ECB’s Lagarde Says Bank Payout Cap Could Lift End September
(Bloomberg) -- European banks could see a cap on dividends and share buybacks lifted at the end of September, according to European Central Bank President Christine Lagarde, offering the clearest signal yet that the industry will be able to boost returns for long-suffering shareholders.
The European Systemic Risk Board could allow its call for restrictions to lapse if economic and financial sector conditions do not deteriorate materially, Lagarde told European lawmakers on Thursday in her capacity as head of that institution. “The improved economic outlook on the back of rapid progress in vaccination campaigns has reduced the probability of severe scenarios,” she said.
European bank stocks were battered last year after regulators issued a de facto ban on shareholder returns as a trade-off for unprecedented relief and taxpayer-funded stimulus in the pandemic. The ECB and other authorities later capped dividends and share buybacks in the first nine months of 2021 to account for uncertainty over how the economy will fare.
“We see investors’ focus increasingly shifting to dividends where we expect a decision in favor of lifting dividend restrictions,” JPMorgan Chase & Co. analysts led by Kian Abouhossein said in a report on Thursday. Clarity on “future cash dividends is key for investors.”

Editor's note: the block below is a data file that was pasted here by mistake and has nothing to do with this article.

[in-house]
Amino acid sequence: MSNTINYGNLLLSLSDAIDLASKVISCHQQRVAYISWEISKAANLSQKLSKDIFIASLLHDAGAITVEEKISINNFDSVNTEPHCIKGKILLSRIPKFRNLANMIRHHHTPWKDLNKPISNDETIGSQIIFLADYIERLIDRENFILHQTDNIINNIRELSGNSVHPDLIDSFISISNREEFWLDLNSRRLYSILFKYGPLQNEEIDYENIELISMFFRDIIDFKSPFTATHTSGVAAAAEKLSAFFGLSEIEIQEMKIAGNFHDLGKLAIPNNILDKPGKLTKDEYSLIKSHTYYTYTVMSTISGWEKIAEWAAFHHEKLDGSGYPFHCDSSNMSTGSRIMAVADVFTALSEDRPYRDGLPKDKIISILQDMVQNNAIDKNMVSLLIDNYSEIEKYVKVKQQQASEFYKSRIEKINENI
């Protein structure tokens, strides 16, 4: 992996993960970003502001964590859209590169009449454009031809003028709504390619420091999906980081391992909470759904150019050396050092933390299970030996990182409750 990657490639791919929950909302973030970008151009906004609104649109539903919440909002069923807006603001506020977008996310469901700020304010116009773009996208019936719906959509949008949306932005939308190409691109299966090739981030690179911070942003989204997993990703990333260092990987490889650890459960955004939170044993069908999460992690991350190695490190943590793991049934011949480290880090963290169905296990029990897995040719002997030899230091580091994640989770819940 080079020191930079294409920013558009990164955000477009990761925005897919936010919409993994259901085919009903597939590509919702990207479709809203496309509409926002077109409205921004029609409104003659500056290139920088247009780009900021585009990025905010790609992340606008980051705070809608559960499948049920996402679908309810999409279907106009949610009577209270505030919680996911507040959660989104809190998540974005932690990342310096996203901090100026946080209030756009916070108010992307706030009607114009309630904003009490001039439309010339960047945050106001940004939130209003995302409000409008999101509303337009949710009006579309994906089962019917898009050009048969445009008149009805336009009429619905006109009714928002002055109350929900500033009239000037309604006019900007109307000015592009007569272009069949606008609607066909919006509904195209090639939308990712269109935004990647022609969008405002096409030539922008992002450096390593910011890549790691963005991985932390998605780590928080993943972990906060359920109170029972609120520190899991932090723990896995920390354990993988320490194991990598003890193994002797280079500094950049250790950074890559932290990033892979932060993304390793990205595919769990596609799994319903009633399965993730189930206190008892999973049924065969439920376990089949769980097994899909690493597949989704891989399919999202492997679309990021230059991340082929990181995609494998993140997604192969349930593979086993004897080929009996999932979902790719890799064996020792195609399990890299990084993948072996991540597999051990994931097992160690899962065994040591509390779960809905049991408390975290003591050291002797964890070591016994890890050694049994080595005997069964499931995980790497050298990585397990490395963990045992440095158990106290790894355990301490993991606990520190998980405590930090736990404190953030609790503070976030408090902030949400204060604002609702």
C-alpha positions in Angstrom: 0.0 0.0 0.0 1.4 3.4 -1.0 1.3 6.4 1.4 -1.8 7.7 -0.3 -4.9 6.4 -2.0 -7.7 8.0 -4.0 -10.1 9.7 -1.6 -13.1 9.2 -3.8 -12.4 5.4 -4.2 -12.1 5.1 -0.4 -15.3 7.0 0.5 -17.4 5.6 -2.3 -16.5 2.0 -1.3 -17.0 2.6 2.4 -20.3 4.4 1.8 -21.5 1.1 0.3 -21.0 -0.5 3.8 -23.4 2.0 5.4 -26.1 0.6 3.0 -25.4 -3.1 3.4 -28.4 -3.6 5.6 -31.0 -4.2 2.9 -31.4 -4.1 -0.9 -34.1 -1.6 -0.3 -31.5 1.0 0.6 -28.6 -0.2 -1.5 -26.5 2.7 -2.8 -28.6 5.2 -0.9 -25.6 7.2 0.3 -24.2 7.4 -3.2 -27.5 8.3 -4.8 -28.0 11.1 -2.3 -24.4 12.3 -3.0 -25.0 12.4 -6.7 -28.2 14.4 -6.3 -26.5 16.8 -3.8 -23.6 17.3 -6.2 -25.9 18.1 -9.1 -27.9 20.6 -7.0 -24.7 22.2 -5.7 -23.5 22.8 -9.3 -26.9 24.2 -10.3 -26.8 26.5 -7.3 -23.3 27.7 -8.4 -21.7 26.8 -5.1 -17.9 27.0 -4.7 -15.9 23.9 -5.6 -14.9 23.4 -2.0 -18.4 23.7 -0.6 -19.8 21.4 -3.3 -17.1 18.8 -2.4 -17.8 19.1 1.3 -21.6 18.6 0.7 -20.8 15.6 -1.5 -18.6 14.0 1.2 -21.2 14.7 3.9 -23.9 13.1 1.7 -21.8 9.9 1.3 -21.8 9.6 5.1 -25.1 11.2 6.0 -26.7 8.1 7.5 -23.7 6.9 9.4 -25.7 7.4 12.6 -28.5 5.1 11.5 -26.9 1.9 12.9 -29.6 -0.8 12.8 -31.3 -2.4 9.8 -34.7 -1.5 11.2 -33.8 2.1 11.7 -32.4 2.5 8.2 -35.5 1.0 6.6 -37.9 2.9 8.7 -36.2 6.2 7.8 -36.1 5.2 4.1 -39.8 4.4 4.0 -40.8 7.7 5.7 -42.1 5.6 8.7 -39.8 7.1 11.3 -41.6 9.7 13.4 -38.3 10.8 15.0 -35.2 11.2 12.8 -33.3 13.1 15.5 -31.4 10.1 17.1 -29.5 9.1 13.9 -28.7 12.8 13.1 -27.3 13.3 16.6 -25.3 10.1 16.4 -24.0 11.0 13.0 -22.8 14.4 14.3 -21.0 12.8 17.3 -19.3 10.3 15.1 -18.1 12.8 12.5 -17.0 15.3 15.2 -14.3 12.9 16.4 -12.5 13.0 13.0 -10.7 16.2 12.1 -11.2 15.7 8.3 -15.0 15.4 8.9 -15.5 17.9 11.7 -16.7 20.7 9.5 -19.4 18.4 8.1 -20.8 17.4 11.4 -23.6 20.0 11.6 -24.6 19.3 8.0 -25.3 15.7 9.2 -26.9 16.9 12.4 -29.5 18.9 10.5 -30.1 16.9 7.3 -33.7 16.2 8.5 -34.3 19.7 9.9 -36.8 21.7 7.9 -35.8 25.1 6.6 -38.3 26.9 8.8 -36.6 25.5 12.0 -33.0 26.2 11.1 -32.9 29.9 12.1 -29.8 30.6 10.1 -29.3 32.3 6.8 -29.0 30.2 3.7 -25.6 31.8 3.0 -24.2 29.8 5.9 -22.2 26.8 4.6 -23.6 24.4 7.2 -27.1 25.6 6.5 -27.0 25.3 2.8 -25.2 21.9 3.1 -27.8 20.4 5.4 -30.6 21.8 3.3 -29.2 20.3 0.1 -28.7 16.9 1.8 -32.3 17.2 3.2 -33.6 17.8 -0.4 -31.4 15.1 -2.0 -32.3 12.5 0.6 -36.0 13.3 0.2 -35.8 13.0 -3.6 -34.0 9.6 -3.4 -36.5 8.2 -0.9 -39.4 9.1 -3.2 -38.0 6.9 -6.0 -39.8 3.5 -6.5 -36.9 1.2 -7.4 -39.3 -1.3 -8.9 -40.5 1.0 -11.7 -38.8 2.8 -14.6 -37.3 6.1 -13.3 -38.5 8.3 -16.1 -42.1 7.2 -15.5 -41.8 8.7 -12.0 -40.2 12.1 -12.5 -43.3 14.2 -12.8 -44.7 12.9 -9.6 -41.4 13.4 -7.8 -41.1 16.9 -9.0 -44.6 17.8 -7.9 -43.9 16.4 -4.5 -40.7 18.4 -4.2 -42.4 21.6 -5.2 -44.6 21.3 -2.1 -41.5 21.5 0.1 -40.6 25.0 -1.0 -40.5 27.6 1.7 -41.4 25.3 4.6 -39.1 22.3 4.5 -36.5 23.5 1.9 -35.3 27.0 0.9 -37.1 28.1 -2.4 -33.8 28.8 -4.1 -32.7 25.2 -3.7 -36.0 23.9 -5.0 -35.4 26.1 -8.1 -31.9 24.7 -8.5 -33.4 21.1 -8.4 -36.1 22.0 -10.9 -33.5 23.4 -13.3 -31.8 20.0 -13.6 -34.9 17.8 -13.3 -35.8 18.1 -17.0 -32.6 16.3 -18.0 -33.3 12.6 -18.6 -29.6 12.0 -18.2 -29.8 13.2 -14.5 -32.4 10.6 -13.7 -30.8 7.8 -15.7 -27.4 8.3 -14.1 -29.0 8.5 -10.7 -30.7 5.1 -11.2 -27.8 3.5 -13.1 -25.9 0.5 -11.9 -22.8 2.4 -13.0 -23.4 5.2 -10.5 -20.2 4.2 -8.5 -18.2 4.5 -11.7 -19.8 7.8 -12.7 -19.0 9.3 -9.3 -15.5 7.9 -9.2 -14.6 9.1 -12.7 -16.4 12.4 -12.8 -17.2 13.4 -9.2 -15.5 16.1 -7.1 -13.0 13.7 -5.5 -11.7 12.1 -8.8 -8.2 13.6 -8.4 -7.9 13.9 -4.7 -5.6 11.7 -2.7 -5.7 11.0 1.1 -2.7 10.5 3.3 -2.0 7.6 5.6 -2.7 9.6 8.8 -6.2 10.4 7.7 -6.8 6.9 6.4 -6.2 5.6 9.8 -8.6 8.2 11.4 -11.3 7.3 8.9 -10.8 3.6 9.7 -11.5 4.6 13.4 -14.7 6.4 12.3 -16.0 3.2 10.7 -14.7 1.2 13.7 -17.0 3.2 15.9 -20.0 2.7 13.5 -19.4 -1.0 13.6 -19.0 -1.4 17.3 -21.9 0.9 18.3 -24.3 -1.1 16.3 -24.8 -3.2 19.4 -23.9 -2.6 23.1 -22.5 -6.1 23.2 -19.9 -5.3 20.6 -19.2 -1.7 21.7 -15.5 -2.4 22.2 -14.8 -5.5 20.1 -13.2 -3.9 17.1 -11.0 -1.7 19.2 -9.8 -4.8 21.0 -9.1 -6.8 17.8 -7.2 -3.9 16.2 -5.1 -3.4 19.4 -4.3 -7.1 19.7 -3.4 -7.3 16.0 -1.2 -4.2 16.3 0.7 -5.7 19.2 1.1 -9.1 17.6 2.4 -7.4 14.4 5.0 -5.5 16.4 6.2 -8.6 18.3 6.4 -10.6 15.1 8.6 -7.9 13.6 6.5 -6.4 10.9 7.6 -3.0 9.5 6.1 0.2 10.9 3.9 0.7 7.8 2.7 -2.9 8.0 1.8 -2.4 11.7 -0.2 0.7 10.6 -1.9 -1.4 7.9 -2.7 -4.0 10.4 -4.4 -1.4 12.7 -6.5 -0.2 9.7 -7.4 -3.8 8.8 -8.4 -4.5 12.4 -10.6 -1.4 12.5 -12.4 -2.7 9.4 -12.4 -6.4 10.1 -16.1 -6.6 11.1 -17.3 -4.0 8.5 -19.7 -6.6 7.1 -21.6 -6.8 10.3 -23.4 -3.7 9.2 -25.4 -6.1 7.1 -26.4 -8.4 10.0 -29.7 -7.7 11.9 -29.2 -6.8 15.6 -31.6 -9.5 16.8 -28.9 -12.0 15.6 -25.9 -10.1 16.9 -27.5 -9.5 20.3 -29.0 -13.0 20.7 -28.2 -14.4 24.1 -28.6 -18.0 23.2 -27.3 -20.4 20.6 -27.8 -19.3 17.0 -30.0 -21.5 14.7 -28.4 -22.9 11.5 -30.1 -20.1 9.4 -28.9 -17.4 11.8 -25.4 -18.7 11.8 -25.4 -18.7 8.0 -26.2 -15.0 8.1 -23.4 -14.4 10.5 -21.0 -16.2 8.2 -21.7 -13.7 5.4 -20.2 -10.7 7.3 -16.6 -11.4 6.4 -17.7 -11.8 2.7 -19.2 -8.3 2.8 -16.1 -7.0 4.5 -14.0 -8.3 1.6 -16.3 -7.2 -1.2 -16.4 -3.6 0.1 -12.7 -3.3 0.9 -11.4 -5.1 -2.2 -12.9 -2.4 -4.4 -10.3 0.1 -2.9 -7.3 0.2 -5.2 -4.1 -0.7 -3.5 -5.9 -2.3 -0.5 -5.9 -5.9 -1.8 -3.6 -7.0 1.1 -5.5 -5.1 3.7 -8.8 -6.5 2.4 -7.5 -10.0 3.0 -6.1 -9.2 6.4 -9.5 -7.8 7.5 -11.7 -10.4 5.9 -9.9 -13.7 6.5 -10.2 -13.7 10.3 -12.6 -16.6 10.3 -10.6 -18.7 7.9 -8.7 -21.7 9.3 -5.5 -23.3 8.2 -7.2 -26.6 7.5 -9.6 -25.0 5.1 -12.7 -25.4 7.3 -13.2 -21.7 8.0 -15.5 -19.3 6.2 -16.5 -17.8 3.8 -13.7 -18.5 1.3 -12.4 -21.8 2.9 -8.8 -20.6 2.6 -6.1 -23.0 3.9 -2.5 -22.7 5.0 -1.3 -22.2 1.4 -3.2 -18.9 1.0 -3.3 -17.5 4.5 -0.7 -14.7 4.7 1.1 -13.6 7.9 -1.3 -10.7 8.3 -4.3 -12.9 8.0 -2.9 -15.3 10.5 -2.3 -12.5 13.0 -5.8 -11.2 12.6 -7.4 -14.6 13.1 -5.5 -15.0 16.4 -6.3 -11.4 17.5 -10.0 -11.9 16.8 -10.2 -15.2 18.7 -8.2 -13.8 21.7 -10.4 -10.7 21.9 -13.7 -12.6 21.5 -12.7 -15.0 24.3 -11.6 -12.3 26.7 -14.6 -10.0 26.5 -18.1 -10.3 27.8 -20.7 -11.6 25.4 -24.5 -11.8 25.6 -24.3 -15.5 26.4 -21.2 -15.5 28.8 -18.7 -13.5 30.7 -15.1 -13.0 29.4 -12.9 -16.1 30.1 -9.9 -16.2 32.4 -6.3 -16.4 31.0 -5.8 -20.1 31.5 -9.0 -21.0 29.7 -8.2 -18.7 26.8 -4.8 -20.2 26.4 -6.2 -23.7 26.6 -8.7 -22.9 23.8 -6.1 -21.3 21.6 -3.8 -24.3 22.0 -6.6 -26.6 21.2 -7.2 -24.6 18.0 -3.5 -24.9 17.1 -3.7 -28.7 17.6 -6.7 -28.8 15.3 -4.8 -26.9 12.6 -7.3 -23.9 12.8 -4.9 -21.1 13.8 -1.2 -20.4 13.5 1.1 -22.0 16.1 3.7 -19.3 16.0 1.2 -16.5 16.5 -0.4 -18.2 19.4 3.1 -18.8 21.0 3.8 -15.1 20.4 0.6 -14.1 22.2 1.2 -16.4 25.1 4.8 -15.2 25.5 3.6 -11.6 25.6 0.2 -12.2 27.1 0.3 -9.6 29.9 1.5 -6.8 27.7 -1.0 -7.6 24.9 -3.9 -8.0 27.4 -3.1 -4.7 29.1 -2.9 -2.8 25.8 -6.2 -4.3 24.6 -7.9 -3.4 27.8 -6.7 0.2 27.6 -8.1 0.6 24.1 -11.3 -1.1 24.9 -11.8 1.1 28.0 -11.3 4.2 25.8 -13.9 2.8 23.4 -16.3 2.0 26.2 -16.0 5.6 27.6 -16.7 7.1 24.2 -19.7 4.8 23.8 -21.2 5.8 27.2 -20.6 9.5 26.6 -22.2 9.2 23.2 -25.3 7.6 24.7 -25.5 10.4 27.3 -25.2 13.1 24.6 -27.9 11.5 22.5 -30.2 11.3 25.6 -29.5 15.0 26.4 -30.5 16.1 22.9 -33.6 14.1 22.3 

The 22-member Euro Stoxx Banks Index rose as much as 2.2% on Thursday, putting it on course for the biggest increase in a month. Austria’s Bawag Group AG, Banco Bilbao Vizcaya Argentaria SA of Spain and France’s Societe Generale SA led the gains.
Nordea Bank Abp, Intesa Sanpaolo SpA and BBVA appear the “most attractive” in JPMorgan’s analysis of European banks’ cost of equity.
Subsequent to Lagarde’s remarks, Andrea Enria, the ECB’s top banking oversight official signaled that lenders won’t be allowed to make excessive payouts to investors.
“We expect distribution plans to remain prudent and commensurate with banks’ internal capital generation capacity and with the potential impact of a deterioration in the quality of exposures, also under adverse scenarios,” he told members of the European Parliament on Thursday. “Which should be helpful for sector sentiment.”
The JPMorgan analysts took a similar view, saying they don’t expect banks to be able to return to a “free for all” in terms of payouts. The unwinding of government support as well as uncertainty over when the economy will reopen fully will probably mean the ECB will take a “cautious approach” as regards special dividends, especially on 2019 earnings, they wrote.
Enria said last month that the supervisory board would take a decision on the cap on July 23. Lagarde said that ESRB, which brings together a wider range of authorities, will consider the matter at its next meeting in September.
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